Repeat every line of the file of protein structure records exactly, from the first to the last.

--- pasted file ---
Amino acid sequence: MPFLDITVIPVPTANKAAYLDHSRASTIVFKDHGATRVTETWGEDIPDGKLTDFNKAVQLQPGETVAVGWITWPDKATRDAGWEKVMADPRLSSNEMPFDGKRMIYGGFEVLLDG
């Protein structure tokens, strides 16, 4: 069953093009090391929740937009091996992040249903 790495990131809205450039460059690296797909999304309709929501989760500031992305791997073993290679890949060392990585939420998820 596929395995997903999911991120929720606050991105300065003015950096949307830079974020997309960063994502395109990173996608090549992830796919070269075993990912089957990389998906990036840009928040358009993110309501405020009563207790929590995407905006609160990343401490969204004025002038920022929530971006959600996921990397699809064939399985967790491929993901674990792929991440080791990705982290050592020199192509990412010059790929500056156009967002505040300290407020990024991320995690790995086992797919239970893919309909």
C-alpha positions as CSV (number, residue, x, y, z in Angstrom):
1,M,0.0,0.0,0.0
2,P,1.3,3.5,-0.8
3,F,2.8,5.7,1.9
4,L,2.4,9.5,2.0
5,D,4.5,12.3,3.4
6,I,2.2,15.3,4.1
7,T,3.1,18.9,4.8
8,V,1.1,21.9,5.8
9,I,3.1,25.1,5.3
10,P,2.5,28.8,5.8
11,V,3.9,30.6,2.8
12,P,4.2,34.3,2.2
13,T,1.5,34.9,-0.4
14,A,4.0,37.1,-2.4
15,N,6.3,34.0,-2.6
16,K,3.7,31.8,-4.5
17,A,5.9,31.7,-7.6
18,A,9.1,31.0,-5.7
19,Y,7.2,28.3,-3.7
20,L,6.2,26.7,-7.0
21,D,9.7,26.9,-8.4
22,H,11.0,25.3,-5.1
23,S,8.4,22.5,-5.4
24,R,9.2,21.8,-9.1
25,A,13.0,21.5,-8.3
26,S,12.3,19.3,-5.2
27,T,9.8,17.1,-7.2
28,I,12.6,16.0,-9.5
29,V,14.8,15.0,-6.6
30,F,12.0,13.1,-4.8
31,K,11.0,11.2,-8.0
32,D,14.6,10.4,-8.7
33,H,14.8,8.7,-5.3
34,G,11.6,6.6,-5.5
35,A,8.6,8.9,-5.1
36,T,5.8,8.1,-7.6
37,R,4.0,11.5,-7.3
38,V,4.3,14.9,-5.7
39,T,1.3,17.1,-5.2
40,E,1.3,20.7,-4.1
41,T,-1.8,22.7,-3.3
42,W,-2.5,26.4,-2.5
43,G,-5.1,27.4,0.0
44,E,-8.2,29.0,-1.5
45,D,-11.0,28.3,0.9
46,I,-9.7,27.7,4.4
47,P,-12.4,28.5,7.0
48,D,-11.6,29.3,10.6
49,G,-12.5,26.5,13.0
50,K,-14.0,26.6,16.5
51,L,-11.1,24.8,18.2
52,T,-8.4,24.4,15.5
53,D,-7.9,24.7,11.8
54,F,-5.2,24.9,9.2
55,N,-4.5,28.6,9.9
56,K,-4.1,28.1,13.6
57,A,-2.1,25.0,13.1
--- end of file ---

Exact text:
Amino acid sequence: MPFLDITVIPVPTANKAAYLDHSRASTIVFKDHGATRVTETWGEDIPDGKLTDFNKAVQLQPGETVAVGWITWPDKATRDAGWEKVMADPRLSSNEMPFDGKRMIYGGFEVLLDG
């Protein structure tokens, strides 16, 4: 069953093009090391929740937009091996992040249903 790495990131809205450039460059690296797909999304309709929501989760500031992305791997073993290679890949060392990585939420998820 596929395995997903999911991120929720606050991105300065003015950096949307830079974020997309960063994502395109990173996608090549992830796919070269075993990912089957990389998906990036840009928040358009993110309501405020009563207790929590995407905006609160990343401490969204004025002038920022929530971006959600996921990397699809064939399985967790491929993901674990792929991440080791990705982290050592020199192509990412010059790929500056156009967002505040300290407020990024991320995690790995086992797919239970893919309909």
C-alpha positions as CSV (number, residue, x, y, z in Angstrom):
1,M,0.0,0.0,0.0
2,P,1.3,3.5,-0.8
3,F,2.8,5.7,1.9
4,L,2.4,9.5,2.0
5,D,4.5,12.3,3.4
6,I,2.2,15.3,4.1
7,T,3.1,18.9,4.8
8,V,1.1,21.9,5.8
9,I,3.1,25.1,5.3
10,P,2.5,28.8,5.8
11,V,3.9,30.6,2.8
12,P,4.2,34.3,2.2
13,T,1.5,34.9,-0.4
14,A,4.0,37.1,-2.4
15,N,6.3,34.0,-2.6
16,K,3.7,31.8,-4.5
17,A,5.9,31.7,-7.6
18,A,9.1,31.0,-5.7
19,Y,7.2,28.3,-3.7
20,L,6.2,26.7,-7.0
21,D,9.7,26.9,-8.4
22,H,11.0,25.3,-5.1
23,S,8.4,22.5,-5.4
24,R,9.2,21.8,-9.1
25,A,13.0,21.5,-8.3
26,S,12.3,19.3,-5.2
27,T,9.8,17.1,-7.2
28,I,12.6,16.0,-9.5
29,V,14.8,15.0,-6.6
30,F,12.0,13.1,-4.8
31,K,11.0,11.2,-8.0
32,D,14.6,10.4,-8.7
33,H,14.8,8.7,-5.3
34,G,11.6,6.6,-5.5
35,A,8.6,8.9,-5.1
36,T,5.8,8.1,-7.6
37,R,4.0,11.5,-7.3
38,V,4.3,14.9,-5.7
39,T,1.3,17.1,-5.2
40,E,1.3,20.7,-4.1
41,T,-1.8,22.7,-3.3
42,W,-2.5,26.4,-2.5
43,G,-5.1,27.4,0.0
44,E,-8.2,29.0,-1.5
45,D,-11.0,28.3,0.9
46,I,-9.7,27.7,4.4
47,P,-12.4,28.5,7.0
48,D,-11.6,29.3,10.6
49,G,-12.5,26.5,13.0
50,K,-14.0,26.6,16.5
51,L,-11.1,24.8,18.2
52,T,-8.4,24.4,15.5
53,D,-7.9,24.7,11.8
54,F,-5.2,24.9,9.2
55,N,-4.5,28.6,9.9
56,K,-4.1,28.1,13.6
57,A,-2.1,25.0,13.1